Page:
If I bought an IW-S10EQ -- or any other in-wall sub that doesn’t include a back box -- I’d replace the drywall panel I mounted it in with a half-inch panel of MDF spanning the two studs, caulk around the edge of the panel, then skim-coat the MDF panel with drywall joint compound to make it match the wall. This would cost very little, but would minimize extraneous vibrations and get better sound from the sub.
To my knowledge, I’m one of only two people who’s reviewed more than one or two in-wall subwoofers. Even so, I can remember reviewing only five others in the last 20 years -- and only one since the CEA-2010 measurement protocol for subwoofer output was standardized. And that sub, the OEM Systems ICBM, isn’t really comparable to the IW-S10EQ because it uses a single amp powering multiple subwoofers, each with a single 8” cone. For what it’s worth, the ICBM amp with two 8” subs, each in its own back box -- a package costing $1600 -- delivered 4.2dB more average output than the IW-S10EQ between 40 and 63Hz, but 5.3dB less output than the Elac between 20 and 31.5Hz.
An obvious competitor to the Elac IW-S10EQ would be the Klipsch RW-5802 II plus RSA-500 amp ($1399.98), which employs a single in-wall sub with dual 8” drivers. There are also Polk’s CSW155 ($1299.98), an in-wall sub with 10” driver, plus amp and back box; and Definitive Technology’s IWSub 10/10 ($1648), an in-wall sub with a 10” driver and 10” passive radiator in an integral back box, plus amp. None of these competitors has a room-EQ system built into its amp. A back box like the ones included with the Polk and Definitive would significantly improve the Elac’s sound quality -- but anyone with enough skill to install an in-wall sub could probably also build themselves a back box for the IW-S10EQ.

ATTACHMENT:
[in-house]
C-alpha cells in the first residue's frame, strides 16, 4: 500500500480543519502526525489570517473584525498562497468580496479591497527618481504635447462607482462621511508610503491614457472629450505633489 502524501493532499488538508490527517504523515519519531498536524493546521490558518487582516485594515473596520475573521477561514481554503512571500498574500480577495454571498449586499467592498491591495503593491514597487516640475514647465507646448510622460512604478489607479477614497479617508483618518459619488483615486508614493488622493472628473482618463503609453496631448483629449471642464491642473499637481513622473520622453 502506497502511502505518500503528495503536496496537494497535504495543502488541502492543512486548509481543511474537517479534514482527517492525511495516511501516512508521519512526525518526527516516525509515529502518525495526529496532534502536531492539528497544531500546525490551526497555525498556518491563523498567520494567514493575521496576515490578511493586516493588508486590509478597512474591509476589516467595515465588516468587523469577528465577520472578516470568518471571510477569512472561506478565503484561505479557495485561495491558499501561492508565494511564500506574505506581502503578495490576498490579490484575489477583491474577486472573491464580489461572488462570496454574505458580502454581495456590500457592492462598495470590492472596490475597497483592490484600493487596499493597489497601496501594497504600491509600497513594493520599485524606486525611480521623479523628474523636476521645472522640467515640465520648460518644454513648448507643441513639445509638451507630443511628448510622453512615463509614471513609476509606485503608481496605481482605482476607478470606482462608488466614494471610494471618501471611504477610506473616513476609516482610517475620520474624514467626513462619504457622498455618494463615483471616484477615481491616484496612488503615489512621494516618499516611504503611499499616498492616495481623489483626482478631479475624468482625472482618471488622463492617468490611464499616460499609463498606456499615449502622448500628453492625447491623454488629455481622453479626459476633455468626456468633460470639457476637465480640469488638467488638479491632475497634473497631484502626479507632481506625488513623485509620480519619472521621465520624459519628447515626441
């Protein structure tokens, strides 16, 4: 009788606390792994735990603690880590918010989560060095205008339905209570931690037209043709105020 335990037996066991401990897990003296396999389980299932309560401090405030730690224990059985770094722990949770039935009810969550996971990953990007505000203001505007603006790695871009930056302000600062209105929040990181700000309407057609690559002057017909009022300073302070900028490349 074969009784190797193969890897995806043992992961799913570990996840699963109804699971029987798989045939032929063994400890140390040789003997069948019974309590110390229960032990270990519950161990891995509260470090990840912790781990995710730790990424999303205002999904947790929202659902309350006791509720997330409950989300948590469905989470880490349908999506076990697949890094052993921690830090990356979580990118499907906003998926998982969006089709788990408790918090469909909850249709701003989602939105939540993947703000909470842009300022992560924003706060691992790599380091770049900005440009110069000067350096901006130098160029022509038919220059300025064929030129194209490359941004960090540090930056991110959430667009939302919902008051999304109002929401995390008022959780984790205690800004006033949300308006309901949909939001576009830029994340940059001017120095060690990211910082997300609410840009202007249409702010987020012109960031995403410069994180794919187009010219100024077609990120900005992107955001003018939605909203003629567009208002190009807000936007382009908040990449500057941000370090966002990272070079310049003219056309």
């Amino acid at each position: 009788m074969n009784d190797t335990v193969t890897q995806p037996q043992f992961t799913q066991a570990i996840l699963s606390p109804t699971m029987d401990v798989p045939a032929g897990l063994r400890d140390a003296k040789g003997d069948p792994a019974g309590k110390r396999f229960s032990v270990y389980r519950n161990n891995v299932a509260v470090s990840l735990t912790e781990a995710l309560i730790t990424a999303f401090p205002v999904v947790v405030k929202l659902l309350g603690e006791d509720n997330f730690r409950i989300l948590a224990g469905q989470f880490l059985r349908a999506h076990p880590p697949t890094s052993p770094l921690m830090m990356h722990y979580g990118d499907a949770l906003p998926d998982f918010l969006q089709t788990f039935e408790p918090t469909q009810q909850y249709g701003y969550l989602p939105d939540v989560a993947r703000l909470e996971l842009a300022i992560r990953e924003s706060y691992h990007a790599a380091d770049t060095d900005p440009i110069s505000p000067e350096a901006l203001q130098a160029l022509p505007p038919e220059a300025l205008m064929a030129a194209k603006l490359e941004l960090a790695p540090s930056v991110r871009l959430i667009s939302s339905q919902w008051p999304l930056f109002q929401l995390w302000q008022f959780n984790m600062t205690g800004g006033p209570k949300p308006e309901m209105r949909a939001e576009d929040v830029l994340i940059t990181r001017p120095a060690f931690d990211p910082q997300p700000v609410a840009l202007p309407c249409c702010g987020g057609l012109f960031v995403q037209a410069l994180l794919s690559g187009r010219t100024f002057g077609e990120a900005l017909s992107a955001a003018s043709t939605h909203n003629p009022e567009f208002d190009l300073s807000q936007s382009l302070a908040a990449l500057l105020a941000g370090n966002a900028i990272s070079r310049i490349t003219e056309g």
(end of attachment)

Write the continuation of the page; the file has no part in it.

The Elac IW-S10EQ is a very well thought-out and reasonably priced solution for those who want deep bass but lack the space for a subwoofer -- or who don’t want to listen to complaints about their sub taking up too much space. I think one IW-S10EQ will work fine for most music-only systems. A single IW-S10EQ will probably also work pretty well for small home-theater and media-room systems -- unless you’re an action-movie fan, in which case I recommend getting two.
. . . Brent Butterworth
- Speakers -- Focal 300 ICW, Revel Performa3 F206, Sunfire CRM-2 and CRM-BIP
- Preamplifier -- Parasound Halo P 5
- Amplifiers -- Outlaw Audio M2200 monoblocks
- A/V receiver -- Sony STR-ZA5000ES
Elac IW-S10EQ In-Wall Subwoofer
Price: $1299.98 USD
Warranty, repair or replacement: Three years, driver; one year, amplifier.
Elac Americas, Inc.
11145 Knott Avenue, Suites E & F
Cypress, CA 90630
Phone: (714) 252-8843